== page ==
On October 21, 2008, a number of Van Zandt's personal possessions were auctioned off at The Northside in Akron, Ohio, at a benefit for Wrecks Bell, Van Zandt's close friend and bandmate who was the inspiration for the song "Rex's Blues." Bell was half-owner of the nightclub in Houston where Townes recorded his album Live at the Old Quarter. He now owns the "new" Old Quarter in Galveston, which was uninsured and destroyed by Hurricane Ike. The Old Quarter Acoustic Cafe reopened on December 11, 2008, after a series of benefit concerts held state-wide.


In music

Van Zandt has been referred to as a cult musician and "a songwriter's songwriter.

Musician Steve Earle, who met him in 1978 and considered Van Zandt a mentor, once called Van Zandt "the best songwriter in the whole world and I'll stand on Bob Dylan's coffee table in my cowboy boots and say that."


The quote was printed on a sticker featured on the packing of At My Window, much to Van Zandt's displeasure. In the years following, the quote was often cited by the press, much to Van Zandt and Earle's embarrassment; in 2009, Earle told the New York Times, "Did I ever believe that Townes was better than Bob Dylan? No." Earle has championed the songwriter on a number of occasions: his eldest son, Justin Townes Earle, also a musician, is named after Van Zandt; Earle wrote the song "Fort Worth Blues" as a tribute to the singer in the late 1990s, and in 2009 released an album titled Townes, which featured all covers of Van Zandt songs.





Influential in the sub-genre referred to as outlaw country, his Texas-grounded impact stretched farther than country. He has been cited as a source of inspiration by such notable artists as Bob Dylan, Neil Young, Willie Nelson, John Prine, Lyle Lovett, Scott Avett of The Avett Brothers,Emmylou Harris, Nanci Griffith, Cowboy Junkies, Vetiver, Guy Clark, Devendra Banhart, Norah Jones, Robert Plant & Alison Krauss, The Be Good Tanyas, Josh Ritter, Gillian Welch, Garth Brooks, Conor Oberst of Bright Eyes, and Caleb Followill of Kings of Leon.

In film and television

Van Zandt's Roadsongs album version of The Rolling Stones' "Dead Flowers" was used during the final scene of the Coen Brothers' 1998 film, The Big Lebowski. The song was also included on the movie's soundtrack.

Dead Flowers
http://www.youtube.com/watch?v=zAMFo9wcHfQ&feature=related

Since his death, Van Zandt's recordings have been licensed by his family for use in a number of films and television programs, including Stepmom, Six Feet Under, In Bruges, Crazy Heart, Leaves of Grass, and Deadwood.

In the film Country Strong, the Austin Statesman describes the character of Beau Hutton as the next "Townes Van Zandt."






Films and books about Van Zandt

In 2006, the film Be Here To Love Me, chronicling the artist's life and musical career, was released in the United States. It was very well received, earning a 93% fresh rating on Rotten Tomatoes. Georgia Christgau of the Village Voice called the documentary "sympathetic but frank."Eddie Cockrell of Variety called the film "a dignified and wistful look at the unusual life, difficult career and lasting influence" of Van Zandt.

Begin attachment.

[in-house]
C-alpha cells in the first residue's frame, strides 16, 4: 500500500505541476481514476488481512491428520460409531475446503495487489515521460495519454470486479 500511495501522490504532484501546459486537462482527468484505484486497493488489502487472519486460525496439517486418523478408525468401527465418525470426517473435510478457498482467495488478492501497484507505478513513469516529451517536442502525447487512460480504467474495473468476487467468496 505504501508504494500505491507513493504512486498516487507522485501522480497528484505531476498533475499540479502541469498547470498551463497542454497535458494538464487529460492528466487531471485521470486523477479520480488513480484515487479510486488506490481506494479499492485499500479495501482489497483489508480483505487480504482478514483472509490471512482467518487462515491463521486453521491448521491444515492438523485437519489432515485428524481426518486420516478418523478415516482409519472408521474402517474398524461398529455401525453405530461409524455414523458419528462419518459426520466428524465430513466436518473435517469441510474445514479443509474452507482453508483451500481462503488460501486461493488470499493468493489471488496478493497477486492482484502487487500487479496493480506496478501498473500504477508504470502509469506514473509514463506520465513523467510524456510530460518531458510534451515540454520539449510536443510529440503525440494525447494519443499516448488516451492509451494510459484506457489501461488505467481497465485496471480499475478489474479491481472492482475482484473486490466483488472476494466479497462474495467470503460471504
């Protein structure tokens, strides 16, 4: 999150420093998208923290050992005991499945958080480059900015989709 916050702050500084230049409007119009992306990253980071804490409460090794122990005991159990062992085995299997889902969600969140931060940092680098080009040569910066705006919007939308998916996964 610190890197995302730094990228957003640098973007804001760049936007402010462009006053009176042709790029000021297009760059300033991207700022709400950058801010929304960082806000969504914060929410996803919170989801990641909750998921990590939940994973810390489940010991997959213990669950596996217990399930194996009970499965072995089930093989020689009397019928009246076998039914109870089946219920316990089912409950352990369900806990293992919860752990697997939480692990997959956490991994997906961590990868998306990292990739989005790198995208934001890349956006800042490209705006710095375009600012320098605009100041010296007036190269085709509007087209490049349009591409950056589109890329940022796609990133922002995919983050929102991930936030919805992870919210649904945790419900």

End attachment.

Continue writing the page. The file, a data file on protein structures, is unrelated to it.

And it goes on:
A biography, titled To Live's To Fly: The Ballad of the Late, Great Townes Van Zandt by John Kruth, was released in 2007. It received mixed reviews, with Publishers Weekly lamenting that Kruth's "efforts are diminished by oddly alternating first- and third-person narratives, awkward transitions and text cluttered with excessive quotes... more insight into why - rather than countless tales of how - would have made this bio a more worthwhile read."

In April 2008, the University of North Texas Press published Robert Earl Hardy's biography on the songwriter, titled A Deeper Blue: The Life and Music of Townes Van Zandt. The book featured the fruits of over eight years of research, including interviews with Mickey Newbury, Jack Clement, Guy and Susanna Clark, Mickey White, Rex Bell, Dan Rowland, Richard Dobson, John Lomax III, Van Zandt's brother and sister, cousins, and all three of his ex-wives, and many others. It has been described by Kirkus Reviews as a "poignant, clear and vivid portrait."

Discography
Studio albums

* For the Sake of the Song - 1968
* Our Mother the Mountain - 1969
* Townes Van Zandt - 1969
* Delta Momma Blues - 1971
* High, Low and in Between - 1972
* The Late Great Townes Van Zandt - 1972
* Flyin' Shoes - 1978
* At My Window - 1987
* The Nashville Sessions - 1993 (recordings from the aborted Seven Come Eleven album, recorded 1972)
* No Deeper Blue - 1994
* Riding The Range( only two songs: Riding The Range and Dirty Old Town ) - 1996
* A Far Cry From Dead - 1999 (later-life studio guitar and vocal recordings posthumously overdubbed)
* Texas Rain: The Texas Hill Country Recordings - 2001
* In the Beginning - 2003 (studio demo recordings from 1966)